Friday, July 17, 2009
Wednesday, July 15, 2009
Sunday, July 12, 2009
In the poem "Harlem" by Langston Hughes, the poet creates an image of decay. At the height of the New Negro Renaissance, Harlem became the home for a new wave of thought and creativity. Despite the overwhelming popularity given to the small neighborhood in New York City, Hughes records the eventual decline and departure of the intellectual leaders from the Mecca of the greatest cultural change of the twentieth century. "Harlem" foretells of the despair that most residents of the neighborhood will go through, as their dream of equality and prosperity is "deferred".
The poet begins the poem with a question that could easily pass for a philosophical discussion at the dinner table: "What happens to a dream deferred?" (406, 1). The word deferred stands out to the reader in considering what really happened to the dream. By stating that the dream had been deferred, the author allows for the dream to return. Deferring a dream is not the same as destroying it. Most often the reader will associate military service or college when thinking about deferment. This suggests to the reader that the author's dream is being deferred for a higher cause. Whether the dream is put on hold for war—a battle for equality, or for the education of the Black residents—a time to learn and then return ready to share the knowledge with their neighbors and family, eventually that dream will return to claim all the glory it was intended to receive.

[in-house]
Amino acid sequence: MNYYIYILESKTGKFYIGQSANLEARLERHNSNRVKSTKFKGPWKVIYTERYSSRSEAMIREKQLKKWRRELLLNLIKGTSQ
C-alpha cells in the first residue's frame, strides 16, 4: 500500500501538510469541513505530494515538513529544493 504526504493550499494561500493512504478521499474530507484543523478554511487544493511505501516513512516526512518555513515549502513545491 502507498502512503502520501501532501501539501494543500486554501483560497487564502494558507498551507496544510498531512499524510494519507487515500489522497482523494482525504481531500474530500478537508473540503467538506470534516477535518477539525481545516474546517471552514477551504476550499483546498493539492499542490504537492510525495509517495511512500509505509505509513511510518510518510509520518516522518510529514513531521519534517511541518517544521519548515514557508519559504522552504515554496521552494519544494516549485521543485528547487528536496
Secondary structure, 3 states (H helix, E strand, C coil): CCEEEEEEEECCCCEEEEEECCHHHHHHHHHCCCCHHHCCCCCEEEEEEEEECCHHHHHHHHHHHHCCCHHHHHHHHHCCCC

The poet continues the writing by starting to list some possible outcomes for the deferred dream. "Does it dry up like a raisin in the sun? Or fester like a sore—and then run?" (406, 2-5). Using the imagery of a raisin in the sun creates the feeling of something small reacting to a large amount of heat. This represents the great oppression the residents and Black leaders were facing at the time from the popular majority parties. The rhyme of these two lines is ABA. By linking the sentences together to allow the reader to feel the heat and pain felt by members of his community, the author takes the reader on a journey into the feelings and disappointment of the Harlem residents.
Continuing on with his theme of a dream deferred, the speaker then compares the dream to food: "Does it stink like rotten meat? Or crust and sugar over—like a sugary sweet?" (406, 6-8). The author's use of meat and sugar signify to the reader the importance of this great dream. Meat feeds and builds the body with a lasting protein while a syrupy sweet is a treat best saved for after meals—a simple dessert. Is this dream the nourishment needed to endure the trials ahead, or does the dream more closely resemble the sweet joys of art; providing pleasure but no lasting energy for life? The words chosen by the speaker create the images of a large feast prepared to celebrate the victory of war, but with no one attending, the food sours and remaining inedible to anyone who shows up late.
The author switches from the imagery of food to a much more pressing comparison: "Maybe it just sags like a heavy load." (406, 9-10). This image relates to the buildings of a once thriving neighborhood. The Apollo Theater for example fell close to ruin after the movement that defined much of Harlem ended. Not only are the buildings aging, but the people too; poverty, crime, and neglect have crippled a large number of Harlem residents. Those wishing to leave the rough neighborhood are often required to work harder and longer than their peers living across town.